parent opinion

MIA FREEDMAN: We need to talk about how our school holiday system is broken.

“Why aren’t people marching in the street?” a girlfriend asks me recently, her voice a strangled mix of despair and disbelief. With her eldest child due to start school next week, she is shocked by what she’s being asked to do and she can’t comprehend why there hasn’t been an uprising by parents.

“How am I meant to hold down my full-time job when Jack’s school day doesn’t start until 9:20am and finishes at 3pm? By the time I get the train into work after dropping him off, I only have a couple of hours before I have to turn around again to pick him up.”

My friend returned to work part-time when her son was 10 months old and worked her way back up to full time by the time he turned three. For the last couple of years, he’d attended a local daycare four days a week and had a regular babysitter on the fifth day.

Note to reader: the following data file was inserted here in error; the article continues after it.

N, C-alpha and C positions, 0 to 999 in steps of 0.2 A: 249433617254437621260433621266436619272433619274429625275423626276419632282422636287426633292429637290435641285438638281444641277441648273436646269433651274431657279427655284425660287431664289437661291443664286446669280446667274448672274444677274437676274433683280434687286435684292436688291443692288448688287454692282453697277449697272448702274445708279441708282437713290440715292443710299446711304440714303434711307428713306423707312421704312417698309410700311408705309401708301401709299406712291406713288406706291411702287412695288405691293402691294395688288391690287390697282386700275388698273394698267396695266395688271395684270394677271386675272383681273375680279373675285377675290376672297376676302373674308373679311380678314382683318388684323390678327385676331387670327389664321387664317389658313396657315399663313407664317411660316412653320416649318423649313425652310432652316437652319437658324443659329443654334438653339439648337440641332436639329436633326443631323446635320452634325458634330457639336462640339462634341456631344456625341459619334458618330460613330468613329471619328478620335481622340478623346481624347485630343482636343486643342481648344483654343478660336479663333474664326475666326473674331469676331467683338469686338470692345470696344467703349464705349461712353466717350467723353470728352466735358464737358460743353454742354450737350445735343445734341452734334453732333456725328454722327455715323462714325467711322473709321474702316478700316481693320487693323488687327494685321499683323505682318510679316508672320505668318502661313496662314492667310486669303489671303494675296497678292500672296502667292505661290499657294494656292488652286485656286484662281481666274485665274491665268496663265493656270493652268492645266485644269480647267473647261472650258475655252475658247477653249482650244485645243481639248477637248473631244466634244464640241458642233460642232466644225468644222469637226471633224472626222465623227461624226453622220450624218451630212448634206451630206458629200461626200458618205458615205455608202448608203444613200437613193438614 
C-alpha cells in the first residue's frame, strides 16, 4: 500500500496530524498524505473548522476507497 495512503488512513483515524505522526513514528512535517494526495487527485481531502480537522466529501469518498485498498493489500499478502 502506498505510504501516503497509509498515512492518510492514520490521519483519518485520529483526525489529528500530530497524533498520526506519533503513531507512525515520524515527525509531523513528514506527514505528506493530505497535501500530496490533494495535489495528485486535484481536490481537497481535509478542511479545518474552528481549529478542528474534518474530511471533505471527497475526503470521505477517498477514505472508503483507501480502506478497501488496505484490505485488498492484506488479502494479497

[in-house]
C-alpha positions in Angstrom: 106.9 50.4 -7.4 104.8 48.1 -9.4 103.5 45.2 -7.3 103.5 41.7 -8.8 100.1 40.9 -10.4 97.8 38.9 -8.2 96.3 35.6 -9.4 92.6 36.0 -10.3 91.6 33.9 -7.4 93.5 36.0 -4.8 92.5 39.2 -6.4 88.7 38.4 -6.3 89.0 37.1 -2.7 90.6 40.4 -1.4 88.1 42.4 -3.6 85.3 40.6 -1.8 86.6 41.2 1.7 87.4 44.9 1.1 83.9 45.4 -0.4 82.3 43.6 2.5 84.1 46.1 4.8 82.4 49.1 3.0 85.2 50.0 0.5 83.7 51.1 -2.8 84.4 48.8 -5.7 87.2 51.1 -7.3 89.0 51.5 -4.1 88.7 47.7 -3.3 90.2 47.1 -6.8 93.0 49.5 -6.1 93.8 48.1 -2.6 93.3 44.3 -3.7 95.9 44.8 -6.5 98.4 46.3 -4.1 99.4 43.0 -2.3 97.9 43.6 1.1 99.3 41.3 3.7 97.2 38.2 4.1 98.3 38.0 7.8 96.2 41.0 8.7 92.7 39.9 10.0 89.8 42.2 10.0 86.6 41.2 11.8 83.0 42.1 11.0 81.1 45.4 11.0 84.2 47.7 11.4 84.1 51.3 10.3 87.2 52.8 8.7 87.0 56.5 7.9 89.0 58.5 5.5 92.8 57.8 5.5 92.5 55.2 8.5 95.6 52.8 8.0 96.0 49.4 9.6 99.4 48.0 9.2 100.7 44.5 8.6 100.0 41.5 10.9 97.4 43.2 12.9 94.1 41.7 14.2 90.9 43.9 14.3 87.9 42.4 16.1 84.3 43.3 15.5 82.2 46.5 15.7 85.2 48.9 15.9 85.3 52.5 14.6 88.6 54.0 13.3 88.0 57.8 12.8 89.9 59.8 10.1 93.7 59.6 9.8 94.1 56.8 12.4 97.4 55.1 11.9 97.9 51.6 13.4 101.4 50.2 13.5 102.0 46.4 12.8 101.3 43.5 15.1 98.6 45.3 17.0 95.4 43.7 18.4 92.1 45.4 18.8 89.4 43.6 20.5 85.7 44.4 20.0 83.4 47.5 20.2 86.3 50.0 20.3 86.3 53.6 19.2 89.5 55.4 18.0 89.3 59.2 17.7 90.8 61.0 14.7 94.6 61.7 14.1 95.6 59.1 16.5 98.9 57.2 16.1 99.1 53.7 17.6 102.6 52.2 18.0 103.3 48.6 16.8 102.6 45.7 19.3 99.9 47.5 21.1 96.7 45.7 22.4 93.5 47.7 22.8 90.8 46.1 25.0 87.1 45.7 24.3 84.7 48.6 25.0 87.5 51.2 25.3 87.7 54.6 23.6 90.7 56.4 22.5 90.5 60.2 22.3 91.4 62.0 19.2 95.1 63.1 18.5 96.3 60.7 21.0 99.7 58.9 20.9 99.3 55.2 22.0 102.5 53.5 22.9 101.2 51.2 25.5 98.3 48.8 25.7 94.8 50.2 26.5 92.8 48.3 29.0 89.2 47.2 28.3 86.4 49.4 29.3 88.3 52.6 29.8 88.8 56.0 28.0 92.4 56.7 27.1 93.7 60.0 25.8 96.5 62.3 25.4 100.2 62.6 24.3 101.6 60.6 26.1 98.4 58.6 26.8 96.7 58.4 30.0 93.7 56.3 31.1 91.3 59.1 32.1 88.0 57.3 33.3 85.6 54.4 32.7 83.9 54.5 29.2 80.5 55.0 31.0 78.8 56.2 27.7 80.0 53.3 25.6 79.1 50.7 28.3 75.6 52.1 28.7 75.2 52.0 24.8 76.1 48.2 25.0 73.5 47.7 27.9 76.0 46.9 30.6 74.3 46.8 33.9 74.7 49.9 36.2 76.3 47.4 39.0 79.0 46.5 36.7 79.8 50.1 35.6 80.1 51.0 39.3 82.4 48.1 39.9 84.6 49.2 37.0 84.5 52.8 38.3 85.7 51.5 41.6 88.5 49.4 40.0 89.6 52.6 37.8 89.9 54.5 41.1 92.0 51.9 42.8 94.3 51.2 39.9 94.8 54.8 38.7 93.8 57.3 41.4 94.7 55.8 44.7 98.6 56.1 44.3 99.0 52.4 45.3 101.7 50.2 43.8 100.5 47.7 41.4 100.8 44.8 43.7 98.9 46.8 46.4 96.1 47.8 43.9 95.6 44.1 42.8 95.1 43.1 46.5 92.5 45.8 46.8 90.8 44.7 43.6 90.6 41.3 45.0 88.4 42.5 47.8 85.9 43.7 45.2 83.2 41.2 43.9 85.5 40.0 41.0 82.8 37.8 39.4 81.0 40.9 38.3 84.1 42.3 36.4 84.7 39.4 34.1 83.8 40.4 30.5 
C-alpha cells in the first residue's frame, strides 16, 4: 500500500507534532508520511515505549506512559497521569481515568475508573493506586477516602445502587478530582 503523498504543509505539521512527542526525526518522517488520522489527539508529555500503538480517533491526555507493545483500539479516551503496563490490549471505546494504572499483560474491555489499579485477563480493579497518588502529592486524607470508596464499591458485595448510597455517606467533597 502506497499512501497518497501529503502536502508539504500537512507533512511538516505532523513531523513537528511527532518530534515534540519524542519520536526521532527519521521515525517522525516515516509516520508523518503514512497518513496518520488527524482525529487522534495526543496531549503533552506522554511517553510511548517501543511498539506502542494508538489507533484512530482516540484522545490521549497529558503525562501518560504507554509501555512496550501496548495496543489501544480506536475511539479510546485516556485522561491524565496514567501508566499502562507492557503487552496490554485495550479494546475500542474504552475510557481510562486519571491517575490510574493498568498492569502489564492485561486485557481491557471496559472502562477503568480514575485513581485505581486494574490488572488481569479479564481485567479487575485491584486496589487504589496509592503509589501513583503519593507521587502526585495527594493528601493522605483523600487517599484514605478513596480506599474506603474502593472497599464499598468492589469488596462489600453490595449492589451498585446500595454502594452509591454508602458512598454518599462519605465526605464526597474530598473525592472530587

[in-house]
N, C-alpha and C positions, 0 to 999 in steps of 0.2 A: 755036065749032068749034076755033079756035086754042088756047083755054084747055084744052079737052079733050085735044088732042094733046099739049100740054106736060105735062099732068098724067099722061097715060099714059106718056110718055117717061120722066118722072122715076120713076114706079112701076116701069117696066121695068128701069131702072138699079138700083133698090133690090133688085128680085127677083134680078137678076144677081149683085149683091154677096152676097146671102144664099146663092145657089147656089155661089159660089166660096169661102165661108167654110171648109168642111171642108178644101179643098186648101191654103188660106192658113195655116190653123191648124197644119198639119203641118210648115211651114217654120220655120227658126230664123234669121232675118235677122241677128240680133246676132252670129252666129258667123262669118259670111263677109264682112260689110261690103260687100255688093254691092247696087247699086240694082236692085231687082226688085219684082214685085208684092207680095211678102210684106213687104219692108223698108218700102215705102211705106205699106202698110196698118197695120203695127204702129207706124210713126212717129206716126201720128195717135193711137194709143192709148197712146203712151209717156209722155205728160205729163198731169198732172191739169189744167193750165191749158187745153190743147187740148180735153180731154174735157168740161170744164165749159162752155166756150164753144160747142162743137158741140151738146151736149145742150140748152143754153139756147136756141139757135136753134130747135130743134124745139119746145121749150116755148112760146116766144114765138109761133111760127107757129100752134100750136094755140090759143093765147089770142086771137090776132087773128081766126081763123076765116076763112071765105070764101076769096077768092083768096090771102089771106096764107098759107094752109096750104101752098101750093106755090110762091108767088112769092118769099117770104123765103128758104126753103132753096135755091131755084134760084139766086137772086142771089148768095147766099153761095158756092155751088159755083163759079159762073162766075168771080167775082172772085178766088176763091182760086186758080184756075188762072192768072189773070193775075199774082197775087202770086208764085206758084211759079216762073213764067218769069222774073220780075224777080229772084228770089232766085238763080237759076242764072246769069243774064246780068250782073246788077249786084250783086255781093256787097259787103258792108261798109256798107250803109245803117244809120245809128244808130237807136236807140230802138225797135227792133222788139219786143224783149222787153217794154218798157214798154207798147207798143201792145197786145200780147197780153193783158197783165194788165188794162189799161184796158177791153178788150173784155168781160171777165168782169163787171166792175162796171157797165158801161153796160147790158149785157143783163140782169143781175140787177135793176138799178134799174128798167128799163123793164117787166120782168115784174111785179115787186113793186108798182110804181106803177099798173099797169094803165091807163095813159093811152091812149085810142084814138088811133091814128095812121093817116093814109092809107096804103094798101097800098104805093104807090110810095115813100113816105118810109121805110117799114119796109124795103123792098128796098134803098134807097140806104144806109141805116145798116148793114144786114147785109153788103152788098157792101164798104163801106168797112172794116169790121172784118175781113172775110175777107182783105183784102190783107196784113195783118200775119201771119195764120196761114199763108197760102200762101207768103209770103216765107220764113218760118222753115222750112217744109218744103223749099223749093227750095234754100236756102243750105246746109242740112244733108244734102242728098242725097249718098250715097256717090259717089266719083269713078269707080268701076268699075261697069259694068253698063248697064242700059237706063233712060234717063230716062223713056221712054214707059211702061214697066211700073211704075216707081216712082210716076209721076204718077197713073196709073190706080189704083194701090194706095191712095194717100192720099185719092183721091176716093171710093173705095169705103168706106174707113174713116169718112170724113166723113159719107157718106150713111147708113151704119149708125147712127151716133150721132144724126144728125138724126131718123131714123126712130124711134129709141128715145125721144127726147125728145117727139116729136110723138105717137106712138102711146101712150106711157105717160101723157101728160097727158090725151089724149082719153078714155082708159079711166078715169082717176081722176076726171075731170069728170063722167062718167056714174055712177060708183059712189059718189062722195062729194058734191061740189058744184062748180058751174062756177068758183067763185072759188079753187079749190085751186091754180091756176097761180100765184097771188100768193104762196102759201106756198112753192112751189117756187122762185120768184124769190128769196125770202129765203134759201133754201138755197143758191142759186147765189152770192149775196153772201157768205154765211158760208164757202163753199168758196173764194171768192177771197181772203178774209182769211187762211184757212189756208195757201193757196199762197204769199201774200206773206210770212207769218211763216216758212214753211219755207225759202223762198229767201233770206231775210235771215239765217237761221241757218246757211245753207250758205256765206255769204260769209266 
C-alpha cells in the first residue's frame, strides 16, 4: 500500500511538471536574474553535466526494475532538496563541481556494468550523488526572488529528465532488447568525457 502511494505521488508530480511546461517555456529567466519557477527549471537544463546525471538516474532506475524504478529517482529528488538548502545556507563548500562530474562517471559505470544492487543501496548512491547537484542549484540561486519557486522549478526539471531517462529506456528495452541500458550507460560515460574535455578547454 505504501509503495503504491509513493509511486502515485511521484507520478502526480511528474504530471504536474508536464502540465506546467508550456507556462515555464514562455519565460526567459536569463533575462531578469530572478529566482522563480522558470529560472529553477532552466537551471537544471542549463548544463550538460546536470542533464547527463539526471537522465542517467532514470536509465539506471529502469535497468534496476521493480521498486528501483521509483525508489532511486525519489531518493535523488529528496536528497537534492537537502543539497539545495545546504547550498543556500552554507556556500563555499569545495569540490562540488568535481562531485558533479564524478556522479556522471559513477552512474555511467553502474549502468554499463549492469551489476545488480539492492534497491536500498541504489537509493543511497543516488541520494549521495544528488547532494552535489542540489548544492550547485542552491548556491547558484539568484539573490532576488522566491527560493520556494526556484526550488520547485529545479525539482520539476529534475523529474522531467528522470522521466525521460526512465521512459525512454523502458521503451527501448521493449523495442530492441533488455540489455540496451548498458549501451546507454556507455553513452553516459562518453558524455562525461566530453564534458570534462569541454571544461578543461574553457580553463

It was a long daycare so she could drop him off at 8:30am on her way to work and pick him up at 5:30 or 6pm if she was running late. It had cost my friend a fortune and she’d been excited by the prospect of her son starting at the local public school, but now it had dawned on her she was trading one problem for a different one.

I nod sympathetically, blink a few times and try not to laugh. “Welcome to your new life,” I say wryly.

“No, but seriously, how the hell do people do this?” she presses me urgently, grabbing my arm.

“And why did nobody warn me that school is actually impossible to combine with regular work hours? It just never occurred to me until now and I feel like an idiot but I’ve never heard other women complain about it. It’s doing my head in. I don’t know how anyone pulls it off.”

I have no answer to this but I can’t stop thinking about it. Because I’ve had kids at school for so long that I’ve stopped even noticing how broken the system is.